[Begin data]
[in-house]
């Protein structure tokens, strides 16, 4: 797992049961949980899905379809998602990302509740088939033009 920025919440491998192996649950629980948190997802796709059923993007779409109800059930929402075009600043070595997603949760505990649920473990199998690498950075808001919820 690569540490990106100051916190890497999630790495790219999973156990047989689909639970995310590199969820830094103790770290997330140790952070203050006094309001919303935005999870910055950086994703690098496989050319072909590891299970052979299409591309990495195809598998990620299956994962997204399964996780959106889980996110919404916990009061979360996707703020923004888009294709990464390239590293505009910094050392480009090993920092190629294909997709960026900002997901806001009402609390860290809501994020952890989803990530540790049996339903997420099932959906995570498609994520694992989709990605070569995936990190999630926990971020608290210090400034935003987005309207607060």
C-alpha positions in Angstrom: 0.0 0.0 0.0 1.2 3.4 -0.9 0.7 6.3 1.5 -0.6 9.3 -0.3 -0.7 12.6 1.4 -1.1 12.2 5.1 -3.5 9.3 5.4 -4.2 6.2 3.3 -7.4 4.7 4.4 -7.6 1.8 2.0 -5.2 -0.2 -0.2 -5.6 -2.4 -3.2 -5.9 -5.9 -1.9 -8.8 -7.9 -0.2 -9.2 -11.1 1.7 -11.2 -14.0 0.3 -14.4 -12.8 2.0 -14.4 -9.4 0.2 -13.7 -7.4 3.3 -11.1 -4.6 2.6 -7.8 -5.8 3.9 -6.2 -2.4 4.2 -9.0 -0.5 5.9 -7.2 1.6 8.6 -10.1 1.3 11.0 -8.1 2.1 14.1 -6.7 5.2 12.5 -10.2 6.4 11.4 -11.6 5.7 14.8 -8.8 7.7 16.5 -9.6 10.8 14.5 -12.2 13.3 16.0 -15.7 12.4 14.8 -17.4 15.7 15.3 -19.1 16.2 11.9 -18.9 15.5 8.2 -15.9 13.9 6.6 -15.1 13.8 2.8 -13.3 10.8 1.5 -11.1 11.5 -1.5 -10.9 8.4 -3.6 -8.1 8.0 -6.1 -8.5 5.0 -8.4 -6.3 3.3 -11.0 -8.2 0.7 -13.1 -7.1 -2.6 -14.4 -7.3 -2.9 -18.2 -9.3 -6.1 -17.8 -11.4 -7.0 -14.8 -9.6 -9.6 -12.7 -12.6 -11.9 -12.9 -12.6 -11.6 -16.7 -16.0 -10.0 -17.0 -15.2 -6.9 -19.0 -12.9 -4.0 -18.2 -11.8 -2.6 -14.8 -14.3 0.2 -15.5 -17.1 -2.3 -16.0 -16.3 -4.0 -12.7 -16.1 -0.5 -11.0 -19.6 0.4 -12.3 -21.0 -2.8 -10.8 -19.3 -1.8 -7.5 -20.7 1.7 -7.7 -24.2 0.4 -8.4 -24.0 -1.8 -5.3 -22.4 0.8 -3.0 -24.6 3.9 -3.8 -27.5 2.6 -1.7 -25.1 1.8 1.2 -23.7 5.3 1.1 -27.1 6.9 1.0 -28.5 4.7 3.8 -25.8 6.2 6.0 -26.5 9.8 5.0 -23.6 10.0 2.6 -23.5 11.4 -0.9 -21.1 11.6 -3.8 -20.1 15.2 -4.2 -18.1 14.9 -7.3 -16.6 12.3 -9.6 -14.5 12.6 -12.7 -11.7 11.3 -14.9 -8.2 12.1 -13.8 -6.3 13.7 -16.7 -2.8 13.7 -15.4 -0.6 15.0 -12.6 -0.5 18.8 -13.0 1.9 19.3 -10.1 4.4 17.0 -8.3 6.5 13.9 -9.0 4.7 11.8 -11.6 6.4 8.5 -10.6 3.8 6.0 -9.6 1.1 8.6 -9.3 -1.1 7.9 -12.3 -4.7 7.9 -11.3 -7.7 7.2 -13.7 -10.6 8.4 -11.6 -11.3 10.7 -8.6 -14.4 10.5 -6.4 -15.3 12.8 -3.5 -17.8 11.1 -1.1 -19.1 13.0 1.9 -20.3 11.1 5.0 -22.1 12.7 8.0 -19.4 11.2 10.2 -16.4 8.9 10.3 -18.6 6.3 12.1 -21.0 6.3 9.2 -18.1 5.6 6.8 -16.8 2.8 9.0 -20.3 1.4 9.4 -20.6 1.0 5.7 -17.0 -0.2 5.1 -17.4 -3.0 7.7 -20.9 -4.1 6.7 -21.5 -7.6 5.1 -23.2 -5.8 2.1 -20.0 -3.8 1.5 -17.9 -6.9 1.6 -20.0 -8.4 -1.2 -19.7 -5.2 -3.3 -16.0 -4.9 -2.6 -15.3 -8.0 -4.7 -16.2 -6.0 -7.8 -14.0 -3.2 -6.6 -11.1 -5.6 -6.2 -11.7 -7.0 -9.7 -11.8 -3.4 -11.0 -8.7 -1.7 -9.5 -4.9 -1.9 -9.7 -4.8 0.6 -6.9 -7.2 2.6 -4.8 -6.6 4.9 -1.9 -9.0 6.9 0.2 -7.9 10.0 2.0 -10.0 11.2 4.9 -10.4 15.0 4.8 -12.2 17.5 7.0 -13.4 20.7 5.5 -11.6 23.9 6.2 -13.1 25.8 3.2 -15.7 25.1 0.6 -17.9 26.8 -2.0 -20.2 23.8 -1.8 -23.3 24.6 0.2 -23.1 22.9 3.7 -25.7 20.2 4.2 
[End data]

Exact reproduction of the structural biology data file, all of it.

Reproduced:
[in-house]
């Protein structure tokens, strides 16, 4: 797992049961949980899905379809998602990302509740088939033009 920025919440491998192996649950629980948190997802796709059923993007779409109800059930929402075009600043070595997603949760505990649920473990199998690498950075808001919820 690569540490990106100051916190890497999630790495790219999973156990047989689909639970995310590199969820830094103790770290997330140790952070203050006094309001919303935005999870910055950086994703690098496989050319072909590891299970052979299409591309990495195809598998990620299956994962997204399964996780959106889980996110919404916990009061979360996707703020923004888009294709990464390239590293505009910094050392480009090993920092190629294909997709960026900002997901806001009402609390860290809501994020952890989803990530540790049996339903997420099932959906995570498609994520694992989709990605070569995936990190999630926990971020608290210090400034935003987005309207607060």
C-alpha positions in Angstrom: 0.0 0.0 0.0 1.2 3.4 -0.9 0.7 6.3 1.5 -0.6 9.3 -0.3 -0.7 12.6 1.4 -1.1 12.2 5.1 -3.5 9.3 5.4 -4.2 6.2 3.3 -7.4 4.7 4.4 -7.6 1.8 2.0 -5.2 -0.2 -0.2 -5.6 -2.4 -3.2 -5.9 -5.9 -1.9 -8.8 -7.9 -0.2 -9.2 -11.1 1.7 -11.2 -14.0 0.3 -14.4 -12.8 2.0 -14.4 -9.4 0.2 -13.7 -7.4 3.3 -11.1 -4.6 2.6 -7.8 -5.8 3.9 -6.2 -2.4 4.2 -9.0 -0.5 5.9 -7.2 1.6 8.6 -10.1 1.3 11.0 -8.1 2.1 14.1 -6.7 5.2 12.5 -10.2 6.4 11.4 -11.6 5.7 14.8 -8.8 7.7 16.5 -9.6 10.8 14.5 -12.2 13.3 16.0 -15.7 12.4 14.8 -17.4 15.7 15.3 -19.1 16.2 11.9 -18.9 15.5 8.2 -15.9 13.9 6.6 -15.1 13.8 2.8 -13.3 10.8 1.5 -11.1 11.5 -1.5 -10.9 8.4 -3.6 -8.1 8.0 -6.1 -8.5 5.0 -8.4 -6.3 3.3 -11.0 -8.2 0.7 -13.1 -7.1 -2.6 -14.4 -7.3 -2.9 -18.2 -9.3 -6.1 -17.8 -11.4 -7.0 -14.8 -9.6 -9.6 -12.7 -12.6 -11.9 -12.9 -12.6 -11.6 -16.7 -16.0 -10.0 -17.0 -15.2 -6.9 -19.0 -12.9 -4.0 -18.2 -11.8 -2.6 -14.8 -14.3 0.2 -15.5 -17.1 -2.3 -16.0 -16.3 -4.0 -12.7 -16.1 -0.5 -11.0 -19.6 0.4 -12.3 -21.0 -2.8 -10.8 -19.3 -1.8 -7.5 -20.7 1.7 -7.7 -24.2 0.4 -8.4 -24.0 -1.8 -5.3 -22.4 0.8 -3.0 -24.6 3.9 -3.8 -27.5 2.6 -1.7 -25.1 1.8 1.2 -23.7 5.3 1.1 -27.1 6.9 1.0 -28.5 4.7 3.8 -25.8 6.2 6.0 -26.5 9.8 5.0 -23.6 10.0 2.6 -23.5 11.4 -0.9 -21.1 11.6 -3.8 -20.1 15.2 -4.2 -18.1 14.9 -7.3 -16.6 12.3 -9.6 -14.5 12.6 -12.7 -11.7 11.3 -14.9 -8.2 12.1 -13.8 -6.3 13.7 -16.7 -2.8 13.7 -15.4 -0.6 15.0 -12.6 -0.5 18.8 -13.0 1.9 19.3 -10.1 4.4 17.0 -8.3 6.5 13.9 -9.0 4.7 11.8 -11.6 6.4 8.5 -10.6 3.8 6.0 -9.6 1.1 8.6 -9.3 -1.1 7.9 -12.3 -4.7 7.9 -11.3 -7.7 7.2 -13.7 -10.6 8.4 -11.6 -11.3 10.7 -8.6 -14.4 10.5 -6.4 -15.3 12.8 -3.5 -17.8 11.1 -1.1 -19.1 13.0 1.9 -20.3 11.1 5.0 -22.1 12.7 8.0 -19.4 11.2 10.2 -16.4 8.9 10.3 -18.6 6.3 12.1 -21.0 6.3 9.2 -18.1 5.6 6.8 -16.8 2.8 9.0 -20.3 1.4 9.4 -20.6 1.0 5.7 -17.0 -0.2 5.1 -17.4 -3.0 7.7 -20.9 -4.1 6.7 -21.5 -7.6 5.1 -23.2 -5.8 2.1 -20.0 -3.8 1.5 -17.9 -6.9 1.6 -20.0 -8.4 -1.2 -19.7 -5.2 -3.3 -16.0 -4.9 -2.6 -15.3 -8.0 -4.7 -16.2 -6.0 -7.8 -14.0 -3.2 -6.6 -11.1 -5.6 -6.2 -11.7 -7.0 -9.7 -11.8 -3.4 -11.0 -8.7 -1.7 -9.5 -4.9 -1.9 -9.7 -4.8 0.6 -6.9 -7.2 2.6 -4.8 -6.6 4.9 -1.9 -9.0 6.9 0.2 -7.9 10.0 2.0 -10.0 11.2 4.9 -10.4 15.0 4.8 -12.2 17.5 7.0 -13.4 20.7 5.5 -11.6 23.9 6.2 -13.1 25.8 3.2 -15.7 25.1 0.6 -17.9 26.8 -2.0 -20.2 23.8 -1.8 -23.3 24.6 0.2 -23.1 22.9 3.7 -25.7 20.2 4.2 